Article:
Economic reform is making Africa an attractive market for FDI

23 September 2019 Consultancy.africa

EY has released the latest edition of its Attractiveness Programme in Africa report, revealing that foreign direct investment (FDI) indicators across the continent are increasingly promising. A combination of political changes and economic reforms appears to be an attractive prospect for foreign investors. 

FDI is crucial in Africa’s current economic scenario, as countries look to achieve substantial integration with markets across the globe. Most economies have been reliant on oil and commodities, and are looking at FDI as a means to break out of this dependence that has caused a considerable degree of economic fluctuation.

The continent also has a young, vibrant population, and significant economic potential, which has made it an attractive prospect for foreign investors for a number of years now. Some of the biggest barriers to FDI in Africa until this point have been political instability and corruption.

FDI averages in Africa

Some of the region’s largest economies – including South Africa, Nigeria and Zimbabwe – have undergone major political instability in the last two years, in addition to a string of corruption scandals in South Africa and political delays in Nigeria. Despite these factors, EY paints a promising picture.

‘In 2019 we have seen a further spread of political reform and adoption of continent-wide trade agreements, that create an enabling environment for economic growth and attraction of FDI. These developments provide a good foundation for economic growth and increased FDI flows,’ states the EY report.

The reforms EY refers to include the South African President’s plan to draw as much as $100 billion in foreign investment over the next five years, among others. Countries across the region are focusing on developing markets of the future, complete with digital talent and digitally integrated businesses.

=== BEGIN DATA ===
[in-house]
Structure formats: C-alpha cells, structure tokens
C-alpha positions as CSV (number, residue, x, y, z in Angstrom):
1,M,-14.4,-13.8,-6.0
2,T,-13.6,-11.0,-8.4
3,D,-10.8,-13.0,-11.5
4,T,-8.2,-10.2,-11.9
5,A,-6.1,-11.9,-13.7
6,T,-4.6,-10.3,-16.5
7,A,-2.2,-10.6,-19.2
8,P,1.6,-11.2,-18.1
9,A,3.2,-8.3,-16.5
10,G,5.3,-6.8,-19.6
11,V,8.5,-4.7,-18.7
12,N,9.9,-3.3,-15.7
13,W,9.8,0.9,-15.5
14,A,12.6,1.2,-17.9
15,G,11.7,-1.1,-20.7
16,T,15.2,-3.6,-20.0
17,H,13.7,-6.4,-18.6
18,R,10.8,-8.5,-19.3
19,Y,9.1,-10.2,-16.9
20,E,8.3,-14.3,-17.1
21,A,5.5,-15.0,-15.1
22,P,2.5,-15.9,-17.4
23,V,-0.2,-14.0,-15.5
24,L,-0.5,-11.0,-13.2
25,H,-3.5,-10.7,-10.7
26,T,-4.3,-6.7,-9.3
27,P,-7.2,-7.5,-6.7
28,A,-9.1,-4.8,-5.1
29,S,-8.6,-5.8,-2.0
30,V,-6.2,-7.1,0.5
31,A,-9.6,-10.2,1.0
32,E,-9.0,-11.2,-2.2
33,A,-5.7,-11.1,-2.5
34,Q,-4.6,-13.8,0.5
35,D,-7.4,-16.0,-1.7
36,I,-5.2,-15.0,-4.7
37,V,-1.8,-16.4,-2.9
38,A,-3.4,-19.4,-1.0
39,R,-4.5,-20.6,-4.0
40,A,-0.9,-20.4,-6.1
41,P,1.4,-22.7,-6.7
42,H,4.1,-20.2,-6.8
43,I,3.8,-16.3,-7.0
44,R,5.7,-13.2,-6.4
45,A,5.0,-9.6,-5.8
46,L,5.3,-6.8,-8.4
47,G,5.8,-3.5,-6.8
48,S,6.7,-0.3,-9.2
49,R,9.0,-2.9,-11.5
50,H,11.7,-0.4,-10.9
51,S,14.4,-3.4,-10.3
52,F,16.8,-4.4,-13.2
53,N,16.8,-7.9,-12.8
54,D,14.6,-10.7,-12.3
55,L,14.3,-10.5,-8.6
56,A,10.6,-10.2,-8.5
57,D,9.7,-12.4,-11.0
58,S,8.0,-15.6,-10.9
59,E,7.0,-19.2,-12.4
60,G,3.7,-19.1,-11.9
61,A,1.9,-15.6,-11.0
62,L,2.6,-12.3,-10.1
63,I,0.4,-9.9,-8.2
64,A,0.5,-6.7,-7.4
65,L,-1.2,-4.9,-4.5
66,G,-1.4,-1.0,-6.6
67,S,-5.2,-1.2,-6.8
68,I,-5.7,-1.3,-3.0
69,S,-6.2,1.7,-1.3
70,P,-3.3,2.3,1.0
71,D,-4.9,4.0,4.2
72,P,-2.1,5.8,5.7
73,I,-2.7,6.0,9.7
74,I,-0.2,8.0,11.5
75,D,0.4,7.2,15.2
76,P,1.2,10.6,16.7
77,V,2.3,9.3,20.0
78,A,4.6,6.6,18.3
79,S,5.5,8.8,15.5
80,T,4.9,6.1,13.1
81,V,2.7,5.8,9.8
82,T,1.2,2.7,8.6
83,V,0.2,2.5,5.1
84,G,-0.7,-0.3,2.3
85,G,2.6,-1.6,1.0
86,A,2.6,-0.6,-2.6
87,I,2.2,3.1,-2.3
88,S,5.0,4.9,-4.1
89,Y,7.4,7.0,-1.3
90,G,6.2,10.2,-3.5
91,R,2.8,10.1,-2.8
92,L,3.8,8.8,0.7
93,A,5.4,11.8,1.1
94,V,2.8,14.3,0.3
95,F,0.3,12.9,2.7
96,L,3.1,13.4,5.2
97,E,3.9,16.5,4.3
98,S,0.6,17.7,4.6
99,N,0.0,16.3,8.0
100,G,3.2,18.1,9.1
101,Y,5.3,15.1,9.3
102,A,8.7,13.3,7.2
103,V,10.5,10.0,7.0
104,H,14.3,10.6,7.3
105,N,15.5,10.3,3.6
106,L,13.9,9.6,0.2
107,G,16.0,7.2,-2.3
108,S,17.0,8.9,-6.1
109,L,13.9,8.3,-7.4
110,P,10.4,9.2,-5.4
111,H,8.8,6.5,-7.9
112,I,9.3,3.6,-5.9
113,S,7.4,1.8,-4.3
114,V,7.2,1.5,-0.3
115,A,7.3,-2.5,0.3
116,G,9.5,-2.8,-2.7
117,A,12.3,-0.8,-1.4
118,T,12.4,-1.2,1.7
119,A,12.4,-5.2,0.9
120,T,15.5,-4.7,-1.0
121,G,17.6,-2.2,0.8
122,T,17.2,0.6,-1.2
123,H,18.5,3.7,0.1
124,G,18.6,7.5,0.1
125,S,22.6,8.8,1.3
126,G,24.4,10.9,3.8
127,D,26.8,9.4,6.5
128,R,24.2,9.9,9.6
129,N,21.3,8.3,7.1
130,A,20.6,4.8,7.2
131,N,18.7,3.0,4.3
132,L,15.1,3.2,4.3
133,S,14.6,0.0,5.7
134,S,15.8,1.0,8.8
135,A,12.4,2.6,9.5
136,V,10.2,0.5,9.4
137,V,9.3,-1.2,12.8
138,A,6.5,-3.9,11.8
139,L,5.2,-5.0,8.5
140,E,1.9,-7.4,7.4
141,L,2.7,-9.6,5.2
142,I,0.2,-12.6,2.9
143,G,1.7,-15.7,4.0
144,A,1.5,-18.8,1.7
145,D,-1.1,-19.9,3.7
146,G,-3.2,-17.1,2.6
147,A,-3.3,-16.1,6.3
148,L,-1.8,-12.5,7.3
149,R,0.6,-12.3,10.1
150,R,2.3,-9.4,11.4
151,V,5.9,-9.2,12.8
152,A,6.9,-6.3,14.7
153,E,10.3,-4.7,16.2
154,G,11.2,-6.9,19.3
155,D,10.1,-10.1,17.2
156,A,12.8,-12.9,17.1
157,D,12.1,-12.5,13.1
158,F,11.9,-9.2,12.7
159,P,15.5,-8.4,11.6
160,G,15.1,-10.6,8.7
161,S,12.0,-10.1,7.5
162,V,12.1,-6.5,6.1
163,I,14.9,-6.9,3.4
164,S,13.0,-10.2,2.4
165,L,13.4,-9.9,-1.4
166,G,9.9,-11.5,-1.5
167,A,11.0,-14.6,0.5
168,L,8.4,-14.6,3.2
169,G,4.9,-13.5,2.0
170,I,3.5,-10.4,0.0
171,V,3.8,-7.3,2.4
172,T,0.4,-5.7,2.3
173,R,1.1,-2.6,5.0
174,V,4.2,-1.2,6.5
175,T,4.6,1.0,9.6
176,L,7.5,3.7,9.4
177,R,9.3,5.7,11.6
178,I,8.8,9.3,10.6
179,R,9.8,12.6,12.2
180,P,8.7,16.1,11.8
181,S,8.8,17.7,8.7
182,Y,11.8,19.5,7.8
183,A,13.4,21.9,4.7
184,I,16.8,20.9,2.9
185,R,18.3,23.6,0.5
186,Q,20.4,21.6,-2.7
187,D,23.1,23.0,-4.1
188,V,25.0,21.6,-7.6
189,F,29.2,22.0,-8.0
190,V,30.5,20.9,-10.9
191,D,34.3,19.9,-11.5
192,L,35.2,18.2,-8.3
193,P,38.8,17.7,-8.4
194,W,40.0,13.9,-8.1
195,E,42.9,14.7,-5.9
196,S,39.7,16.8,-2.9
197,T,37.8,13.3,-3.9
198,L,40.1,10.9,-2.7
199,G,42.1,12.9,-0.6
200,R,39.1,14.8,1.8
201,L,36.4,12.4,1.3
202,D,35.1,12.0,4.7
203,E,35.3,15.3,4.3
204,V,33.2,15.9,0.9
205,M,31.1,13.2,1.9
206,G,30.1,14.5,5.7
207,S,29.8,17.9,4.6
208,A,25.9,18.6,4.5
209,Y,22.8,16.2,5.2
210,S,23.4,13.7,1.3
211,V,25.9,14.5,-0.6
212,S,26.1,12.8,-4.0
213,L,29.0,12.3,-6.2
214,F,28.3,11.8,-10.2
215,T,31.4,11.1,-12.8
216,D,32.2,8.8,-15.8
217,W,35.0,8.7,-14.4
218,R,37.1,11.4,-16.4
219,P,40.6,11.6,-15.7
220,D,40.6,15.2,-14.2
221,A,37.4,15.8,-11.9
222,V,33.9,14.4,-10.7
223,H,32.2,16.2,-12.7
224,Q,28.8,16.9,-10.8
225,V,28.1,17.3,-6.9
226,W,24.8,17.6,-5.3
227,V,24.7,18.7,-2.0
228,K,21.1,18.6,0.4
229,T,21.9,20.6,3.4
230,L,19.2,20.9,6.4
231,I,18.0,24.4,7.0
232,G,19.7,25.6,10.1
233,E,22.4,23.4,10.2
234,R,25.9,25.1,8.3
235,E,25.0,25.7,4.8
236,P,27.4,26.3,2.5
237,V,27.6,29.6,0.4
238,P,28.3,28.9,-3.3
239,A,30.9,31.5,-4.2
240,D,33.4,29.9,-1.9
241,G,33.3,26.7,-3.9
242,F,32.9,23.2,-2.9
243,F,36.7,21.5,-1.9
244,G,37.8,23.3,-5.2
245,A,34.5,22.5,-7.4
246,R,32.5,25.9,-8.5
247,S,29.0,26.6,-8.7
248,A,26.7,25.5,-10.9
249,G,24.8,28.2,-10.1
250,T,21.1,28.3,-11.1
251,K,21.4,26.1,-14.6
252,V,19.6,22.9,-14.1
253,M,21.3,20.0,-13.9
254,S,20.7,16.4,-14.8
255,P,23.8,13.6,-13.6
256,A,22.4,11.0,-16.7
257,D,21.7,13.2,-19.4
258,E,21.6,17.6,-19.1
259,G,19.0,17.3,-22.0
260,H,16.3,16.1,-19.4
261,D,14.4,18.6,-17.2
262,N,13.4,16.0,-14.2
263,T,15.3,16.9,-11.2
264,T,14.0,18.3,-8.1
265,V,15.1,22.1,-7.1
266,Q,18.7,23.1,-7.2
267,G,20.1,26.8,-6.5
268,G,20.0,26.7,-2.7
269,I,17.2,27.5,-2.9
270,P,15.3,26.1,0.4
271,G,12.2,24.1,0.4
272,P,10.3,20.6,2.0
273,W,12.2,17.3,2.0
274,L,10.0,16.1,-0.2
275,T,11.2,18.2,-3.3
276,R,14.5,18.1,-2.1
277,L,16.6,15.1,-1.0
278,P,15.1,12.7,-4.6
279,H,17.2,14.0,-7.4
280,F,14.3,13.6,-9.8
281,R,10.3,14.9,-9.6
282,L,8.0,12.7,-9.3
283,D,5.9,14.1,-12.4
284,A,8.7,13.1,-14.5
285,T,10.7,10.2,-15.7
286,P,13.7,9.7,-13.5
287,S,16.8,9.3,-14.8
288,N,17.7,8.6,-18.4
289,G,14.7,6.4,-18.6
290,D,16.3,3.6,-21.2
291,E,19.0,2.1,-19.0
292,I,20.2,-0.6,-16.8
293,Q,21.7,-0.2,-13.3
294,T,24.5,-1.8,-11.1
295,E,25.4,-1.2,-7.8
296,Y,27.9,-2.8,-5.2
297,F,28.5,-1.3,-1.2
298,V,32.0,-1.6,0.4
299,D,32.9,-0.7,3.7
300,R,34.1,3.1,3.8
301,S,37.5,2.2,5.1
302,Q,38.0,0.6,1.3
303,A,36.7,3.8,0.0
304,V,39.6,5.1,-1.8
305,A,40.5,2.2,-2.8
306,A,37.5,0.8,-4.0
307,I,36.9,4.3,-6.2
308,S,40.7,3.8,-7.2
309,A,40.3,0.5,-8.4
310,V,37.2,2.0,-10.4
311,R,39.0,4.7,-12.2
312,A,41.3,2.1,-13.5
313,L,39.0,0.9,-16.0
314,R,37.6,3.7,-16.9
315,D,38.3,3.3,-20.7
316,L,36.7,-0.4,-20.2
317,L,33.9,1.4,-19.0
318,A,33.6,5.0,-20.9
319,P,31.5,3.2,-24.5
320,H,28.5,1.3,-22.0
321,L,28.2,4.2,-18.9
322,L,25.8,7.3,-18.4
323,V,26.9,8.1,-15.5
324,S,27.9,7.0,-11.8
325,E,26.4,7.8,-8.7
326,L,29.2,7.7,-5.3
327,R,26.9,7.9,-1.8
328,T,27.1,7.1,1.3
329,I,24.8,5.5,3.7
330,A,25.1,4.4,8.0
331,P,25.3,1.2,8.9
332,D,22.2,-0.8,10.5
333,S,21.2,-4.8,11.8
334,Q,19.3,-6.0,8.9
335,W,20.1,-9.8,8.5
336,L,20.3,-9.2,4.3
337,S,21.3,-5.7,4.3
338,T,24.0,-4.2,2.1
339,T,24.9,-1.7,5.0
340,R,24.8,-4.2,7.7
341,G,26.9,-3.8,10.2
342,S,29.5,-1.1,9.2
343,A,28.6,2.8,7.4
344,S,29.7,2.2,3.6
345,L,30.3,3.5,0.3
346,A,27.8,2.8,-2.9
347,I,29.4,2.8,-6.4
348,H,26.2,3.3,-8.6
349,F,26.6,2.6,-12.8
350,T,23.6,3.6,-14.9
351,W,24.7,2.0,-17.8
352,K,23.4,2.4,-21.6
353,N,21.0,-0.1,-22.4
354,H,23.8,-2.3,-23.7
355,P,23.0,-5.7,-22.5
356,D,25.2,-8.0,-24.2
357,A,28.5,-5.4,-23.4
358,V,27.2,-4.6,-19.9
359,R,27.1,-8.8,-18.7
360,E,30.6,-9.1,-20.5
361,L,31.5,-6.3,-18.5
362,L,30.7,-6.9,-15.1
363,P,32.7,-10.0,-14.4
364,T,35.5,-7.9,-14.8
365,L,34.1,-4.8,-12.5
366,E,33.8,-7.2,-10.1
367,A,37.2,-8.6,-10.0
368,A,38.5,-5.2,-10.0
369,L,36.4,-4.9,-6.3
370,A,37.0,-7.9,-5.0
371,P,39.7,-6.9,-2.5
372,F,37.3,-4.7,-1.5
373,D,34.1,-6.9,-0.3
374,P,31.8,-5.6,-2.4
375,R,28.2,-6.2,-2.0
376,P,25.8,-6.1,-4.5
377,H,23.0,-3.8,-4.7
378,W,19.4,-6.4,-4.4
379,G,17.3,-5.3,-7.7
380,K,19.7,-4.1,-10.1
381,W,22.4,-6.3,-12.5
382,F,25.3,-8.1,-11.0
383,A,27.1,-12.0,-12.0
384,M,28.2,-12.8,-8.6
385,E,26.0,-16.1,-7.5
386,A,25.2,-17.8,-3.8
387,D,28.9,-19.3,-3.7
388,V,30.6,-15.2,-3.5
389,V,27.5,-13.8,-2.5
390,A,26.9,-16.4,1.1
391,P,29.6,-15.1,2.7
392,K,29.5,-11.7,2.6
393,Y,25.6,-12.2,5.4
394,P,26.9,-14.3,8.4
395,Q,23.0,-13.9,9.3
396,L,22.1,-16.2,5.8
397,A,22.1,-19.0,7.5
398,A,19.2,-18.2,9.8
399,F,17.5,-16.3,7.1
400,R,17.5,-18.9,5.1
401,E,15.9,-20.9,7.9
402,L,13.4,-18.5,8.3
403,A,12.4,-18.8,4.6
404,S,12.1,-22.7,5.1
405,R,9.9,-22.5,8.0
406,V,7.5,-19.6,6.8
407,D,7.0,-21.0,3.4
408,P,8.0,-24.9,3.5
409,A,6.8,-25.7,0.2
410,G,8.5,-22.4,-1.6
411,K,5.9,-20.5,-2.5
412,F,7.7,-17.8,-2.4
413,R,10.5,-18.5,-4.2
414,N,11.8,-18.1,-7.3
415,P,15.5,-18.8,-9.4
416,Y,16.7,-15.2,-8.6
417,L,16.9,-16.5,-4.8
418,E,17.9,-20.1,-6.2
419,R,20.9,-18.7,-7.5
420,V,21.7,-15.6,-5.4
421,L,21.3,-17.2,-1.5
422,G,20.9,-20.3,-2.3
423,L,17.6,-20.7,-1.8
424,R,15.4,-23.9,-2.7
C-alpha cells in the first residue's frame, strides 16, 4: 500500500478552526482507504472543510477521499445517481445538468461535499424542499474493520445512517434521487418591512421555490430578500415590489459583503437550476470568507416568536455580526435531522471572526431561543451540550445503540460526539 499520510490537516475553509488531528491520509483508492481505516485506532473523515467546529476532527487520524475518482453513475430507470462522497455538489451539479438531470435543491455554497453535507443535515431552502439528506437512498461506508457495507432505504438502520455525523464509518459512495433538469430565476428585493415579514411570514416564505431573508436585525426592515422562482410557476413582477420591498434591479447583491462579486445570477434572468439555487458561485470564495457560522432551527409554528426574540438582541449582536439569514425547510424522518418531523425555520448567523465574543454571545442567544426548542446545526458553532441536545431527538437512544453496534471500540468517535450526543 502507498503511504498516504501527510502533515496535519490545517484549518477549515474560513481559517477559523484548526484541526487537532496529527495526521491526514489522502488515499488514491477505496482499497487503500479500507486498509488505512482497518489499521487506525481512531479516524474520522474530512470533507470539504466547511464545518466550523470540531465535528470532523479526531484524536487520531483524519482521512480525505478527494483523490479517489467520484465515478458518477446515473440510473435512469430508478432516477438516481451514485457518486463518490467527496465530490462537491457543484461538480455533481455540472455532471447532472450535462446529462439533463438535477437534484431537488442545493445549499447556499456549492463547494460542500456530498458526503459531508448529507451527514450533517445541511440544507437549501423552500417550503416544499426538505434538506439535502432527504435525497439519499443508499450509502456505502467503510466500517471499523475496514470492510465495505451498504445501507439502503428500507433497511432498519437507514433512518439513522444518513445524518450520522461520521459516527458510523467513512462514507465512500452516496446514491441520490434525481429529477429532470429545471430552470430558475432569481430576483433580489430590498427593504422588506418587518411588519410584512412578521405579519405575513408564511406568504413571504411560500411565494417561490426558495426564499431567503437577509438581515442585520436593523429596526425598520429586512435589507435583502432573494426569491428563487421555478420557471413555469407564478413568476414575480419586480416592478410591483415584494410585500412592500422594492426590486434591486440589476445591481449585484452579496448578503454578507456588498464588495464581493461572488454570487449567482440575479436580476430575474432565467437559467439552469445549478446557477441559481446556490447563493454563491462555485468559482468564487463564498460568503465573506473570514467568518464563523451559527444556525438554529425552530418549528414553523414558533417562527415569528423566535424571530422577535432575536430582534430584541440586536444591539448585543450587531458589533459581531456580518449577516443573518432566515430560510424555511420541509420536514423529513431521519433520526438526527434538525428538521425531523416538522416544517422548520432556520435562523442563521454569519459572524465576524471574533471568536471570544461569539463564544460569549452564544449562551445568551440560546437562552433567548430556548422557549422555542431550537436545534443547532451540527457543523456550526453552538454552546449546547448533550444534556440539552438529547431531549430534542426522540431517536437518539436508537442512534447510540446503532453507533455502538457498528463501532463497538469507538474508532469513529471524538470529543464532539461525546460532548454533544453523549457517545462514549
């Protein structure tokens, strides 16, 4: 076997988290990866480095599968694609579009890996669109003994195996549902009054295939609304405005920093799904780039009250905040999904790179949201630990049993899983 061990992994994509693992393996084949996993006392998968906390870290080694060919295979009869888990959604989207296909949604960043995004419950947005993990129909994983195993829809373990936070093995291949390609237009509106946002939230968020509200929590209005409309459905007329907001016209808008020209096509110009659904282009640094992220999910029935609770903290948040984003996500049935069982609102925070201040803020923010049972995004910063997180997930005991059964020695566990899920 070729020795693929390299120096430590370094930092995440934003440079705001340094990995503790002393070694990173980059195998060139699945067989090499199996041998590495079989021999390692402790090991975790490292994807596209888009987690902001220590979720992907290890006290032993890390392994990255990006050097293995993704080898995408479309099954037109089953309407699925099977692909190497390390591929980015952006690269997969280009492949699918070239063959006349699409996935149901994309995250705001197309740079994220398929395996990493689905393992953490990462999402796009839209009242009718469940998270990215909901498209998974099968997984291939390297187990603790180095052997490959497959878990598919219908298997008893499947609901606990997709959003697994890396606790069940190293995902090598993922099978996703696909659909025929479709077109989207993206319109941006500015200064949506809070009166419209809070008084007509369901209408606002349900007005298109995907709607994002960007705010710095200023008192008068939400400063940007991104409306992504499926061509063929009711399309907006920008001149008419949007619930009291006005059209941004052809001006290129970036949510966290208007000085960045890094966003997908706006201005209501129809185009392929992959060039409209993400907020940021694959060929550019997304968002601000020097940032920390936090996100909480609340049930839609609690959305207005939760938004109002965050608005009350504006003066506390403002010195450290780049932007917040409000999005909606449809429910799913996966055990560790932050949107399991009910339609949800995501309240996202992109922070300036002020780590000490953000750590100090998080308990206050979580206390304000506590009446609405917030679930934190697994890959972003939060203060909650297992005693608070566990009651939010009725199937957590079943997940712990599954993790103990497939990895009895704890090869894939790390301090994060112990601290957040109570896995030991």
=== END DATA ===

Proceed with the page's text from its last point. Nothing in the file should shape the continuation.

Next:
FDI to GDP ratio

Early last year, 44 of the 55 member states in the African Union signed the African Continental Free Trade Area Agreement (AfCFTA), allowing for the unrestricted flow of funds and goods on the continent. Not only does this provide the possibility of increasing the flow of investments within Africa, but it also appeals to foreign companies that wish to gain wider market access.

The ratification of the AfCFTA has been a major boon to FDI prospects in the region. Over the course of 2018, more than 700 FDI projects were active in Africa, which account for nearly 120,000 jobs and more than $75 billion in capital. Most of the FDI pool comes from the US and France.

However, there is an increasing volume of FDI coming in from emerging markets, which make up 34% of the overall FDI share in Africa, and account for more than half of the jobs created. Within Africa, Egypt, South Africa and Morocco are the countries that currently draw the most FDI.

GDP growth in Ethiopia and Kenya

In terms of economic segmentation, most foreign companies appear to be investing in the services sector. Services draw 66% of the total FDI share, while the industrials sector draws 23%. Extractives draw only 11%. Not surprisingly, the technology, media and telecommunications sector accounts for most of the FDI in services.

While FDI increases have driven economic growth across the continent, development in the region is far from equitable. While East Africa is growing at an impressive 7% on average, West Africa is growing at just over 3%, while Southern Africa falls below the 3% mark. North Africa is growing at an average of just over 4%.

EY recommends a more robust financial structure to collaboratively improve on this scenario.‘Funding infrastructure must be sustainable and profitable. With an increasingly uncertain geopolitical outlook, Africa can shape its own future through the African Continental Free Trade Agreement,’ states the report.


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